6. Majja and
7. Shukra Dhatu.
One unique feature of Ayurvedic physiology is that each human tissue is derived from the previous tissue in ascending order of complexity. From Rasa (life sap) the body builds up Rakta (blood), from Rakta it develops Mansa (muscles), from Mansa originates Meda (fat), from Meda is developed Asthi (bones), from Asthi the body generates Majja (nervous system) and from Majja is produced Shukra (semen).These dhatus are composed of the Panch Mahabhutas or supreme powers - Earth (Prithvi), Water (Aap), Fire (Tej), Air (Vayu) and Universal Space (Akash).
Pitta, one of the three doshas, is the successor of the divine fire and is the source of Agni or body fire. Agni plays the crucial role of a catalyst in the creation and maintenance of the seven dhatus. These dhatus remain within the human body in the right proportion so that the body can function properly but any disturbance in their equilibrium causes disease.
Function of the Seven Dhatus in Ayurveda
According to Asthanga Ayurveda, the seven dhatus constitute the anatomy and physiology of the human body. They play a major role in the chain of bodily activities, eventually ensuring a healthy body and a healthy mind. Disorders in the dhatus should be immediately taken care of to prevent further degeneration of the body.
Rasa: Rasa Dhatu, the preliminary of the seven dhatus is derived from digested food. It nourishes each and every cell and tissue of the body. Increased rasa leads to loss of appetite and other related complaints while its deficiency causes fatigue, loss of weight, dry skin and retarded perceptibility of the senses.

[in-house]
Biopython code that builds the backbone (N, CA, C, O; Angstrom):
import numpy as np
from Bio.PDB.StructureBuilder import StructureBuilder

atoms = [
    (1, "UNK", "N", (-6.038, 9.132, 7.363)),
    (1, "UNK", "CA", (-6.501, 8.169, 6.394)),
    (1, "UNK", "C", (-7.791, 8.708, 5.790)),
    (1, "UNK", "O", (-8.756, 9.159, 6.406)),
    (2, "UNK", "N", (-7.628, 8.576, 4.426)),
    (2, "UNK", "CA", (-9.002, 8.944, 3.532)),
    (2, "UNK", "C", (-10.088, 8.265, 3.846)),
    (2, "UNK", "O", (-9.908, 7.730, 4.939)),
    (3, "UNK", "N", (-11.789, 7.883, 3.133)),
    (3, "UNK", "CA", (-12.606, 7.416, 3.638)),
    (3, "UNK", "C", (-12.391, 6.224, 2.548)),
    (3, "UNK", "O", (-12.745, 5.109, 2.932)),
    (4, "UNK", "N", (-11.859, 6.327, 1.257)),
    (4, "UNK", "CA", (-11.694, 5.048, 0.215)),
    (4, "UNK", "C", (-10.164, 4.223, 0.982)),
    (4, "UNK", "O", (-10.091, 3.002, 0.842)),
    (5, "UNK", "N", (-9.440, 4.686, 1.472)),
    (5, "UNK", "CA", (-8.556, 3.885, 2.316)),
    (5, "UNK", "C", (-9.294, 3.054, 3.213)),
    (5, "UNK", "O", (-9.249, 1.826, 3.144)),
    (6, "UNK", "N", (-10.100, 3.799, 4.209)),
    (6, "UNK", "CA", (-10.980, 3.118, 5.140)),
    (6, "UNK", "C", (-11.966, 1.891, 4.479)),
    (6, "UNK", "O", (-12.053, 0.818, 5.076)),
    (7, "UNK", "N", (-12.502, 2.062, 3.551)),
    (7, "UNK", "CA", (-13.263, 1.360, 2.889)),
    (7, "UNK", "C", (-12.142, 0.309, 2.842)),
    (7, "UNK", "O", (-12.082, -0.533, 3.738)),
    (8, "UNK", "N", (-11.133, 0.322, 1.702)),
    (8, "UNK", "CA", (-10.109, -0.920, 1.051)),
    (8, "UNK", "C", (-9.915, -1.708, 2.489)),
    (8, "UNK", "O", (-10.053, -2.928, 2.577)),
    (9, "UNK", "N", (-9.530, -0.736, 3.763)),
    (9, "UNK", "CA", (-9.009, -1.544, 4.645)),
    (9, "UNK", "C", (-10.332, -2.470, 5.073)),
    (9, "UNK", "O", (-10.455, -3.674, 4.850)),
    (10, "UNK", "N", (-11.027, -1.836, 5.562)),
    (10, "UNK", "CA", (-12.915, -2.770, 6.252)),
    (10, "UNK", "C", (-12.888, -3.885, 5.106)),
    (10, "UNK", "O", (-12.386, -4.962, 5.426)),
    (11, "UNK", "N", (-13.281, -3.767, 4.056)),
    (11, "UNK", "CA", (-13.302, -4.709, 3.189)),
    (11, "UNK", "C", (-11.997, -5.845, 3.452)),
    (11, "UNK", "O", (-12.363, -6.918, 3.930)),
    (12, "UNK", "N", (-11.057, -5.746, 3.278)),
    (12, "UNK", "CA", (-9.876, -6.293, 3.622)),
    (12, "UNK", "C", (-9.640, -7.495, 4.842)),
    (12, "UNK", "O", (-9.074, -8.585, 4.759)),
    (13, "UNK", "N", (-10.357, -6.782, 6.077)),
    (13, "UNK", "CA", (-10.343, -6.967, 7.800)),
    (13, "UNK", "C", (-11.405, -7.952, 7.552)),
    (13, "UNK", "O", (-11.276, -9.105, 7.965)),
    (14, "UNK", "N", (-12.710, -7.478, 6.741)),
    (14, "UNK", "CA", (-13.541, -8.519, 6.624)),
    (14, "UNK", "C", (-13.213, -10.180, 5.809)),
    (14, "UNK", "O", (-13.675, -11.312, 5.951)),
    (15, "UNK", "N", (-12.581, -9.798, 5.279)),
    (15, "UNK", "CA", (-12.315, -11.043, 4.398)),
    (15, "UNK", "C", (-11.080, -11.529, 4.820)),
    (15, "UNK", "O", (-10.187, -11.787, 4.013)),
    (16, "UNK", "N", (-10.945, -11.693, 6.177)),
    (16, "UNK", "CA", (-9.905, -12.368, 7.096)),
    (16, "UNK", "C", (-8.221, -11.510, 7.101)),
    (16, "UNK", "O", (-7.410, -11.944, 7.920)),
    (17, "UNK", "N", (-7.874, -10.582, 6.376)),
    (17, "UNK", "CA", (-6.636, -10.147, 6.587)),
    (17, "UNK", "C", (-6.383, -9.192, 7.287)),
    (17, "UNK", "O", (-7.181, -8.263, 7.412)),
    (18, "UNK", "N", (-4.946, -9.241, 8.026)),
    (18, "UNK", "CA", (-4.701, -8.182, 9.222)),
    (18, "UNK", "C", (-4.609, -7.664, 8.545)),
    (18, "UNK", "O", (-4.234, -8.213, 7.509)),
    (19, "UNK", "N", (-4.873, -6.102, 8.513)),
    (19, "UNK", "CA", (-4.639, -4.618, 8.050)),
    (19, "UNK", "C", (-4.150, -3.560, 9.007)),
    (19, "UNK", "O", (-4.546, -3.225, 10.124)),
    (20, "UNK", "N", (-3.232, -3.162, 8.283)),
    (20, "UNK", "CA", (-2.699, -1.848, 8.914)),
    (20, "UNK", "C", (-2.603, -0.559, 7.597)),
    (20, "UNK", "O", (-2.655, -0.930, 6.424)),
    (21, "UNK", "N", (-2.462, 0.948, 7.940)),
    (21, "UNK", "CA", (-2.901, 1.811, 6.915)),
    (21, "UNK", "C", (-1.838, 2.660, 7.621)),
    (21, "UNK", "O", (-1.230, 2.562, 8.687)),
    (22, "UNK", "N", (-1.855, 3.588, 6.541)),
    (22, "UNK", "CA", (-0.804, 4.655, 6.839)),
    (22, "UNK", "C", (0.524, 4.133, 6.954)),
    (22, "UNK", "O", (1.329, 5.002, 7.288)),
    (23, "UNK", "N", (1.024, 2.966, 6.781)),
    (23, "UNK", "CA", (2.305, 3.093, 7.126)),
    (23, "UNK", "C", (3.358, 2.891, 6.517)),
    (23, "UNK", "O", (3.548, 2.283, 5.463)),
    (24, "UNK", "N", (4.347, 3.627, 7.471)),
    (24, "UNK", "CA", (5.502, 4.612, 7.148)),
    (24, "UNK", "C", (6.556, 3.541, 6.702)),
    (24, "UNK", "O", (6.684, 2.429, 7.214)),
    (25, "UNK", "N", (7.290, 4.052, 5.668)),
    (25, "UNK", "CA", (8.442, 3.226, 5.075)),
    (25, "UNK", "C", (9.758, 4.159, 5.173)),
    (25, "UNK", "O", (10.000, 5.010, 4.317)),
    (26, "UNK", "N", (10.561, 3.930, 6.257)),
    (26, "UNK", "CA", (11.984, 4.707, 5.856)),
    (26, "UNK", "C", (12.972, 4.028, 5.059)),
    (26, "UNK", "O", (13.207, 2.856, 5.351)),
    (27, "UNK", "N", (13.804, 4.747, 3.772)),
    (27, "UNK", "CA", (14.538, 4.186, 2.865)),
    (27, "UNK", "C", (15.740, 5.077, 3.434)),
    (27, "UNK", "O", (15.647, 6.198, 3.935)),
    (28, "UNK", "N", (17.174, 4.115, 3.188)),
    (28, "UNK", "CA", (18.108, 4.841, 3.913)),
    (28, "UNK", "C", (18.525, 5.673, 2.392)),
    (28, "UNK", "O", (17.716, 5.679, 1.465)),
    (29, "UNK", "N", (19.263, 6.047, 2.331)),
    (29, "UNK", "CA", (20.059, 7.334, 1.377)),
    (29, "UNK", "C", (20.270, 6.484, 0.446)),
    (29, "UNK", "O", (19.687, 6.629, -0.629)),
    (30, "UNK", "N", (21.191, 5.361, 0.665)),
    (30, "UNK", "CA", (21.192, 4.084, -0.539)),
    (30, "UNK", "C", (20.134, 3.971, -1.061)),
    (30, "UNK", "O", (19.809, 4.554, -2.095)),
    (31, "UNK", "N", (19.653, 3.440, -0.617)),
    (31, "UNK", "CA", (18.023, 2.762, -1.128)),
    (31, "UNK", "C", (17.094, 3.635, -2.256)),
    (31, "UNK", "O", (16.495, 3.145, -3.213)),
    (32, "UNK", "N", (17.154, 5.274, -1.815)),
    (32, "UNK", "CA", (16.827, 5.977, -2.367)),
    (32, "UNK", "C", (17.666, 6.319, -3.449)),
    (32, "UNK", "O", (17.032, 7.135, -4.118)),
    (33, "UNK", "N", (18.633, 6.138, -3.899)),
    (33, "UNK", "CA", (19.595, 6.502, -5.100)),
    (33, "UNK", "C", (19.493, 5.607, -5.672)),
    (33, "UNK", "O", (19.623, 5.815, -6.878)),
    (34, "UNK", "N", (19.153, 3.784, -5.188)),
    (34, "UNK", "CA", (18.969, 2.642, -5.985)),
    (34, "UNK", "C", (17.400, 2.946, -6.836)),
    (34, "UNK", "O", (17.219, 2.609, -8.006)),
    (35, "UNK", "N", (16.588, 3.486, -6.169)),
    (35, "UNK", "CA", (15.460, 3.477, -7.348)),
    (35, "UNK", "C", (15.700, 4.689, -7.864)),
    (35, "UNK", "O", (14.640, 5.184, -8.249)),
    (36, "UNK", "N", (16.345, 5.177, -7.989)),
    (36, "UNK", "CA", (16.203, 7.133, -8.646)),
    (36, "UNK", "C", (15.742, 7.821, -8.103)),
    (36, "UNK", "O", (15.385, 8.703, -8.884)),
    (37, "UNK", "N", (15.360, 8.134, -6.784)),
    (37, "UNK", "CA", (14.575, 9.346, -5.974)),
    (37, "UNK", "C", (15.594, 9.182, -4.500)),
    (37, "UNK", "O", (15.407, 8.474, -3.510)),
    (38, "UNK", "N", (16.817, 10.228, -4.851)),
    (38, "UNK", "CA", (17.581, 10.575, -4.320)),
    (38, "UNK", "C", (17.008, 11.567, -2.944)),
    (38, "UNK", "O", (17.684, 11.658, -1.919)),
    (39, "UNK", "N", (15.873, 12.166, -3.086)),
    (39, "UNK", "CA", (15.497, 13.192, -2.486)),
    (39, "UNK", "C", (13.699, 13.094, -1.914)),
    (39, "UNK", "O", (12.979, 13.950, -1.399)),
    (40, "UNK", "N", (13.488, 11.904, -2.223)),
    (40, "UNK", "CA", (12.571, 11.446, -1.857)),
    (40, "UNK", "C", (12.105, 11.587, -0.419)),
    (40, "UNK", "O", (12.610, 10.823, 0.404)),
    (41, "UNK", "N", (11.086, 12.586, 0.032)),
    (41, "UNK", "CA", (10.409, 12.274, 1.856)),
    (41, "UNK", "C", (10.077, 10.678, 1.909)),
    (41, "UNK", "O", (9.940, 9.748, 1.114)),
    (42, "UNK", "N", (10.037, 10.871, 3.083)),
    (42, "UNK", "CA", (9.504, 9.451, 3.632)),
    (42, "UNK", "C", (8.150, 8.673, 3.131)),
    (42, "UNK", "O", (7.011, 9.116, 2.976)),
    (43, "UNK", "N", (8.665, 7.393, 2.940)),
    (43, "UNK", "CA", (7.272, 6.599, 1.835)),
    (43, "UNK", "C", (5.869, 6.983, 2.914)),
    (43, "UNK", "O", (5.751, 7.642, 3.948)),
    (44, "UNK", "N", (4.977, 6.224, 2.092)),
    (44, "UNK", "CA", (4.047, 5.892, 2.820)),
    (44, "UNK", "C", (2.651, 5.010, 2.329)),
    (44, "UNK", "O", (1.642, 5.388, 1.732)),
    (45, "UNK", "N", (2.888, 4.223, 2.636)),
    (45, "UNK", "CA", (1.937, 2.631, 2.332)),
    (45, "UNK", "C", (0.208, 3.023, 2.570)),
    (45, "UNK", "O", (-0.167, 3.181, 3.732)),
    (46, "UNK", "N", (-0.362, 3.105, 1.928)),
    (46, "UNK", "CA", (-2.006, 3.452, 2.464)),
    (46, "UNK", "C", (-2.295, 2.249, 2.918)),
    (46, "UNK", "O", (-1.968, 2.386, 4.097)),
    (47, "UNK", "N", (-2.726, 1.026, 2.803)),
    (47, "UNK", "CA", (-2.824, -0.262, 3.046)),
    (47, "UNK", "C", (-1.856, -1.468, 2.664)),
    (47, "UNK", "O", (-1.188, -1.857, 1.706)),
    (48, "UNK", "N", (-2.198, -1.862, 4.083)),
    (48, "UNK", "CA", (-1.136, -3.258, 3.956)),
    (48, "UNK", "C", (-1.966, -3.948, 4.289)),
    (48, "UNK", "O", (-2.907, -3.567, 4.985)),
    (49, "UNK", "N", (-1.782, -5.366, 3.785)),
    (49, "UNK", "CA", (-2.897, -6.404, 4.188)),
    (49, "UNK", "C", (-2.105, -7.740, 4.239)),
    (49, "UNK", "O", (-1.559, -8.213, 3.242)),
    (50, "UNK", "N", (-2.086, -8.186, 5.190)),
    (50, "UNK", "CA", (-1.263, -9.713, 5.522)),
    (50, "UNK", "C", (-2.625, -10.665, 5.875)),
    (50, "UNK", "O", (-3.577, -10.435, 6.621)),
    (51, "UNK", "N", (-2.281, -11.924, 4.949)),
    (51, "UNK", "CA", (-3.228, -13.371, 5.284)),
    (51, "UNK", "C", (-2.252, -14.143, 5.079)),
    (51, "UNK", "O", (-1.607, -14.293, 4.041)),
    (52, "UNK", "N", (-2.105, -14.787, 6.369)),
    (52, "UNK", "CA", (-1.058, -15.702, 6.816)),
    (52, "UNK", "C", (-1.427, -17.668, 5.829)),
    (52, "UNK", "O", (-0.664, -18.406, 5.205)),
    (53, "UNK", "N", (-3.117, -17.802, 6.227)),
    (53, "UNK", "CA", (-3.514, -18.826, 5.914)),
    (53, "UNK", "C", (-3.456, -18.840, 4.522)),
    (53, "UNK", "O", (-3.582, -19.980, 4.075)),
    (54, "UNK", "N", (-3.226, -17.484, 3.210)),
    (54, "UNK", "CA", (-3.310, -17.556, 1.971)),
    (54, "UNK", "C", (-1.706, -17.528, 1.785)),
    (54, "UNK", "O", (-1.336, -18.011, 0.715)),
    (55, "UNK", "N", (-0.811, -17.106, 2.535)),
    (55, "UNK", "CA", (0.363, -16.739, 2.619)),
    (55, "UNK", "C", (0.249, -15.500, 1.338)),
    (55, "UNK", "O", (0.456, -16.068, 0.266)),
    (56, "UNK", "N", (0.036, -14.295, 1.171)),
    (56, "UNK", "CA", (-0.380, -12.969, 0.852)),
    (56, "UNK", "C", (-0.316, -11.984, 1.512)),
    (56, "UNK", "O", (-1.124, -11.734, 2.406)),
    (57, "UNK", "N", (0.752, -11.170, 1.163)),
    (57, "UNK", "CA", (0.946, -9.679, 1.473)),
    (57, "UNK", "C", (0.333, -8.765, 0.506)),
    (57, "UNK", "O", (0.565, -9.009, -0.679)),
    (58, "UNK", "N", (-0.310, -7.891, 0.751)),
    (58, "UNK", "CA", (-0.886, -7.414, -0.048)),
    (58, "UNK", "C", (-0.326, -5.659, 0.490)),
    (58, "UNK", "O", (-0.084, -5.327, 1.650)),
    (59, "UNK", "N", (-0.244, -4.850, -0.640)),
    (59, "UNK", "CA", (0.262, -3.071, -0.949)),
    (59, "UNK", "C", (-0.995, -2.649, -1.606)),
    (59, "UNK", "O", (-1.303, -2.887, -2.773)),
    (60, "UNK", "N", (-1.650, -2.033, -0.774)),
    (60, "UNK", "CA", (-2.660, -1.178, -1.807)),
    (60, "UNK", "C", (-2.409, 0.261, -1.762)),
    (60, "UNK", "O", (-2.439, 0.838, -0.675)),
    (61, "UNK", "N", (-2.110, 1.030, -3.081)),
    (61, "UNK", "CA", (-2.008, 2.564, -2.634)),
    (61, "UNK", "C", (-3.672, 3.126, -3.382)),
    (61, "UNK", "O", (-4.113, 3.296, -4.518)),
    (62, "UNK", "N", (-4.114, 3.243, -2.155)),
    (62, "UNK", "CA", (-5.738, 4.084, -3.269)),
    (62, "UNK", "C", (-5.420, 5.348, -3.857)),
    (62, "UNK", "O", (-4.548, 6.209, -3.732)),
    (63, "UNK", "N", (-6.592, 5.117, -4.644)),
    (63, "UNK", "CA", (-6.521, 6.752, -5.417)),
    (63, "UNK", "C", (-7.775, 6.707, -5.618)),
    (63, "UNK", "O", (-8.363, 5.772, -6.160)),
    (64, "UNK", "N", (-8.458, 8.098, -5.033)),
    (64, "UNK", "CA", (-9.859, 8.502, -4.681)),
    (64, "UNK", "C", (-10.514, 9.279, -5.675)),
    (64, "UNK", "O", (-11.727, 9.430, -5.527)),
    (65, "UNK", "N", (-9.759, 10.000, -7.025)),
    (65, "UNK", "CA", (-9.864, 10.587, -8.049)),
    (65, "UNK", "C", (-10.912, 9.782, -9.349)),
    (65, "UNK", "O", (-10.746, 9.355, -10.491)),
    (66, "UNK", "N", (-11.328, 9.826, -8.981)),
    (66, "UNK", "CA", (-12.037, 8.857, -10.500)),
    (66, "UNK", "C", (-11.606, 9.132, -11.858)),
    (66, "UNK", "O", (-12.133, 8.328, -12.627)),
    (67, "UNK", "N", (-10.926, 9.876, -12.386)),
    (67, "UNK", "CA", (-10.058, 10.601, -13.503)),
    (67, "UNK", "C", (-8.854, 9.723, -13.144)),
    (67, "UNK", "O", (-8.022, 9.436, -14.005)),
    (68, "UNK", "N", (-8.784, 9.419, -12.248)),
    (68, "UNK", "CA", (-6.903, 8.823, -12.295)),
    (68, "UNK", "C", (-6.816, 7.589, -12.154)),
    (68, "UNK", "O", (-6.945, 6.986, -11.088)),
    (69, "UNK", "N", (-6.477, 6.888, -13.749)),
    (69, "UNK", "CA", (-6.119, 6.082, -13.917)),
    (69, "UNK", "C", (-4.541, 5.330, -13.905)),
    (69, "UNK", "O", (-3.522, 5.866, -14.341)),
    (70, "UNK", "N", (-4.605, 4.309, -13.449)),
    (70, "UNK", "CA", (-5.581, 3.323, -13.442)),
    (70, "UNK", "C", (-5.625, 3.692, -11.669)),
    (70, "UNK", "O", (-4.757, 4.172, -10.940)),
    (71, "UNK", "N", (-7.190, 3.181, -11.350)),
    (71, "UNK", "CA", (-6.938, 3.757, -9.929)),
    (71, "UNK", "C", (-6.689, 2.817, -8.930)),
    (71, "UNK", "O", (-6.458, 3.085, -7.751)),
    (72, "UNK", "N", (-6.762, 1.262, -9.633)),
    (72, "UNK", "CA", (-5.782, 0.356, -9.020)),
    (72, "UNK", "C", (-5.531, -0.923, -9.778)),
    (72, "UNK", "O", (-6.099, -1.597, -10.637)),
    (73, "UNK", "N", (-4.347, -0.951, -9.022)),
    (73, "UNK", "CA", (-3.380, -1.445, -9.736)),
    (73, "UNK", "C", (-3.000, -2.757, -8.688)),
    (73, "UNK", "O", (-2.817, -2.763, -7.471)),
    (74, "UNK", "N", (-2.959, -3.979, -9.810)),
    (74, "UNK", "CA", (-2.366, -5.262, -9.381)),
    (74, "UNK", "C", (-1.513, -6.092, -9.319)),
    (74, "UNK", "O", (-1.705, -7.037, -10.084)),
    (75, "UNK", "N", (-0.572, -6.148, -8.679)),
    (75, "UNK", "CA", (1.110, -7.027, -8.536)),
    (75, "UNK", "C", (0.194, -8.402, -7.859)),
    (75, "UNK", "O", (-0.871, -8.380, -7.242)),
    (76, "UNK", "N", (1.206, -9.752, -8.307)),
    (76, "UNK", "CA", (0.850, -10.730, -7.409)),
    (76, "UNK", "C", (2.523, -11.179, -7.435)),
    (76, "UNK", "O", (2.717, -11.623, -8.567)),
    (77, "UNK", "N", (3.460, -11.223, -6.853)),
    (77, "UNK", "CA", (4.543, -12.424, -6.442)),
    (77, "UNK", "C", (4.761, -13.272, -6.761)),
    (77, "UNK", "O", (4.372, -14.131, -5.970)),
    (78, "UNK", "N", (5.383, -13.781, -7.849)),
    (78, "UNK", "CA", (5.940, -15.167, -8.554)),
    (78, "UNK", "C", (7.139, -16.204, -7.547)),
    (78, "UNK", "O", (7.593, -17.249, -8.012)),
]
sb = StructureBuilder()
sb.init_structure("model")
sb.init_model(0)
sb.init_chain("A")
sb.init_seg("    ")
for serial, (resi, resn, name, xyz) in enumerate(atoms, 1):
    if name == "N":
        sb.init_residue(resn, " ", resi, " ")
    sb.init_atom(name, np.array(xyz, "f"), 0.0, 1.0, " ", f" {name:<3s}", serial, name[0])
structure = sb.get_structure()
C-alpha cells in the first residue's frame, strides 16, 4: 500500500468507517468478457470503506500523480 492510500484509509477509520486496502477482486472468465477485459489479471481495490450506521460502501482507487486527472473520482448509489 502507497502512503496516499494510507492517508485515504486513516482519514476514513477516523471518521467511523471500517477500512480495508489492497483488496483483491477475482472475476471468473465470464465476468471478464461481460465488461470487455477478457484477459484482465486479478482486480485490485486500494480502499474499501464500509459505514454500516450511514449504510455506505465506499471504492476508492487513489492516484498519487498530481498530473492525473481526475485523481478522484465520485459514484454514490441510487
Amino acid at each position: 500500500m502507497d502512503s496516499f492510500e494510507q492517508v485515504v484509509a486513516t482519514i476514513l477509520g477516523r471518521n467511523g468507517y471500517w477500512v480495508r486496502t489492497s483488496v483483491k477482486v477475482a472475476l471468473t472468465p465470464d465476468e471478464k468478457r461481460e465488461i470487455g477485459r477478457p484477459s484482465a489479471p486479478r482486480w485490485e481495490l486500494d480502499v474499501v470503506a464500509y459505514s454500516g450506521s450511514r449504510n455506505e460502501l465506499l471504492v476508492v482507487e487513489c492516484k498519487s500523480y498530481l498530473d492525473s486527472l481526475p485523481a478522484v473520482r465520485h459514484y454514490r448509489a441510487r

Rakta: The Rakta Dhatu, considered to be the basis of life, provides vigour and glow to the body by nourishing the muscles and intellect. Disorders in the Rakta Dhatu may cause a wide range of disorders like boils, tumours, high blood pressure, tiredness, anaemia, etc.
Mansa: Mansa, a derivative of blood, is concerned with providing physical strength and stamina to the body. Abnormalities in mansa are manifested in the form of tumours around the face, neck, abdomen, thigh or genitalia.
Meda: The Meda Dhatu is actually the adipose tissue that provides energy and lubricates the body. In a diseased person, meda is responsible for conditions like dyspnoea.
Asthi: Bony tissues and cartilages comprise the Asthi Dhatu. Asthi acts as a backbone to the muscular tissues. Abnormalities include weaker and bigger bones and brittle nails. Asthi or bony tissue, which constitutes the skeleton, is the hardest of all connective tissues.
Majja: Majja or bone marrow tissue, present within the bony cavities, serves the vital function of producing blood cells. Increase of majja leads to swollen eyes or fingers, heaviness, oliguria and non-healing ulcers while a deficiency may cause osteoporosis and sunken eye.
Shukra: The Shukra Dhatu originates from the core of majja. According to Asthanga Ayurveda, Shukra is the most important of the seven dhatus because it has the potential to produce new life. Shukra Dhatu is related with male and female reproductive systems, and is concerned with the production of offspring.